Published: August 1st 2012August 30th 2012
Tibetan Prayer Flags
These flags were flying at the summit of the trail
We arrived at Qiaotou village in Zhongdian county a little confused about where to go for our hike… the signage isn’t all that great. After chatting with a few locals, we finally got our bearings straight and started walking. We checked our large bags with a hostel at the park entrance since we didn’t want to carry them the entire 16km length of the two day hike. We had already heard that this hike was extremely grueling even for very fit and experienced climbers, so we didn’t need to be weighed down. Unfortunately, we had nothing to carry water or a change of clothes in, so I ended up going to a convenience store and buying a bunch of plastic bags to toss our stuff in. We definitely did not look like seasoned hikers as we trekked on with a few grocery bags filled with supplies up the mountain. It looked like we had just been shopping. The first evening we hiked about2 and a half hours to reach the Naxi Family Guesthouse inside the park. Most of the people who live in the park are Naxi people, and they have many guesthouses set up for tired travelers along the way.
We had clouds below us, clouds above us, and everywhere in between.
Once we got in, we set our “bags” down and then grabbed a beer. We met this couple from England who was also traveling and ended up having dinner with them and chatting late into the night. Right before bed, the thunder rolled in, and lightning lit up the sky so we were hoping it didn’t rain too much and make our trek difficult the next day. Fortunately for us, things stayed pretty dry.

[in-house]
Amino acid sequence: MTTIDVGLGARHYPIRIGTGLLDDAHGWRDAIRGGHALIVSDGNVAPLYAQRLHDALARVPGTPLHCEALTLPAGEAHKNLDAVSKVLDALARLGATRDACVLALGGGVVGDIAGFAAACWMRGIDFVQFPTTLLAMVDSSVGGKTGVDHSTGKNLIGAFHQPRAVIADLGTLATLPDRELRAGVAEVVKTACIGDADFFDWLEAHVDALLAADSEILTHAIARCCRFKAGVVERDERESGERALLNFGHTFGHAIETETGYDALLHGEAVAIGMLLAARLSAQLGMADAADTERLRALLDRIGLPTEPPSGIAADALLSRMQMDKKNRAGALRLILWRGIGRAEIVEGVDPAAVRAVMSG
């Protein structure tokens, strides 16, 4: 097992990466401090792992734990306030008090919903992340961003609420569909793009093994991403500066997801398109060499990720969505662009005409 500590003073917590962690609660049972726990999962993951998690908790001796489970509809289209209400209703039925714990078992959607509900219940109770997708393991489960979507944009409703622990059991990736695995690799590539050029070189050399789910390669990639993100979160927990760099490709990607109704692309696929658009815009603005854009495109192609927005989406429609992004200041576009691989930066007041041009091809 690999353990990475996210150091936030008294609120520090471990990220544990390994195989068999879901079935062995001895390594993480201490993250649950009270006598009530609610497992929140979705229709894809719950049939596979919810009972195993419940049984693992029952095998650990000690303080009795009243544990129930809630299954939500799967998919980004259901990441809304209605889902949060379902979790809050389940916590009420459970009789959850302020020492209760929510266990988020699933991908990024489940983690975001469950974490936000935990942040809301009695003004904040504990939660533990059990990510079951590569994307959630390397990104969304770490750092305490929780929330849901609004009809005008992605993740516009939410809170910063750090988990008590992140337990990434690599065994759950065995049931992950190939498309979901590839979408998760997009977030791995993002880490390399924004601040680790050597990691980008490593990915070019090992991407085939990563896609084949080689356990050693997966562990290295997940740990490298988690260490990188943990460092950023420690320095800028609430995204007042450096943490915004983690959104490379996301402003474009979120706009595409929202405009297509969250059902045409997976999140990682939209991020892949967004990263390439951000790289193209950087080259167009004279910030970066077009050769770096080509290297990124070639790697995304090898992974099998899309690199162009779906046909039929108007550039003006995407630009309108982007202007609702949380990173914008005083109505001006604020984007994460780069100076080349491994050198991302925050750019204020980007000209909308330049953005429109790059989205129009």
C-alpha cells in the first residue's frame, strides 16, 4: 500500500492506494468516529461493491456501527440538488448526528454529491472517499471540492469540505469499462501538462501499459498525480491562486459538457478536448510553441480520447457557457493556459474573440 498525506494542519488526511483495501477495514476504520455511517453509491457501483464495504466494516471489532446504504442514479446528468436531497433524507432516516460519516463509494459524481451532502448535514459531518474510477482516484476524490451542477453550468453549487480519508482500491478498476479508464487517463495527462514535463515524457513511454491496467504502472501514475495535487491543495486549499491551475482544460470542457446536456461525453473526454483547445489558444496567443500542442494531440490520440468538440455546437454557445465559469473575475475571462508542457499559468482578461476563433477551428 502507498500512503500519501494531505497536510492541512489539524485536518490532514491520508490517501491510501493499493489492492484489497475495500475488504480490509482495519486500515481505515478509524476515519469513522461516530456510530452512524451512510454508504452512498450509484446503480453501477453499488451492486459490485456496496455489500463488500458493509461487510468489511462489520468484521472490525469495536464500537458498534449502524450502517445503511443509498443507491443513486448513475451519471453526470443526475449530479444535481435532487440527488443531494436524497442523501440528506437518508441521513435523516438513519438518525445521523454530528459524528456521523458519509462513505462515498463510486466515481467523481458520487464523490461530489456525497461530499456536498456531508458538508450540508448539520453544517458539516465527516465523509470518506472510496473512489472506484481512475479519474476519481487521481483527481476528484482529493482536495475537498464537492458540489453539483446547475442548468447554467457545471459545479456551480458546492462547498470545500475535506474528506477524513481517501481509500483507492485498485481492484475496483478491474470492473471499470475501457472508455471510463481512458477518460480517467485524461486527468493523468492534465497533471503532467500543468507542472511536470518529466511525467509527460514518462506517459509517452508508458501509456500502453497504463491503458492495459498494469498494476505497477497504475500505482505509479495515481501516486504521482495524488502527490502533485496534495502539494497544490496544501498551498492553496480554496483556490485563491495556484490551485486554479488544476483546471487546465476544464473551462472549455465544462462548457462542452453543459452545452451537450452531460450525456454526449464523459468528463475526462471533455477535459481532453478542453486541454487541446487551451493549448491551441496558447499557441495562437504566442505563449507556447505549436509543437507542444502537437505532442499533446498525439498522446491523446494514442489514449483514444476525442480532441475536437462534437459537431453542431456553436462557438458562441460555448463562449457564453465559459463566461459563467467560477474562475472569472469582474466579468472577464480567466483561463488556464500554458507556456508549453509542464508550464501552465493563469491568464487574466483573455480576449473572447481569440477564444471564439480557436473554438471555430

When we got up the next day, the views of Jade Dragon Snow Mountain were absolutely spectacular. Here in Tiger Leaping Gorge, we were on the opposite side of the mountain than when we were in Lijiang. There was a perfect blend of blue skies and clouds, and the temperature was very suitable for our long walk ahead of us. What we saw on the hike was one of the most beautiful areas I’ve seen in China or anywhere else in the world for that matter. The gorge ascends 13,000ft from the river below to the mountain peak above; truly amazing. The river was absolutely raging. It looked like a dam had burst somewhere. I’ve never seen anything like it. Not only this, but the
meadows, cliffs, and waterfalls along the way also make this a truly unique hike. We also ran into several herds of goats along the way which was pretty cool. We ended up meeting up with the same English couple we had met the day before, as well as a Chinese traveler, and after eight hours from start to finish (we stopped an hour for lunch), we finally made it to the end. The journey back to the guesthouse was a little on the interesting side… we had to hire a private car to take us back, but the car could only take us 2km where a HUGE landslide had destroyed the road. There was absolutely nothing left of a large piece of road. We had to climb over huge boulders to get across before grabbing a different van to take us all the way back. The view from the bottom of the gorge was also very impressive, but we were glad to be off the road and back to the hostel when we arrived. Sleep soon followed.
There are more photos below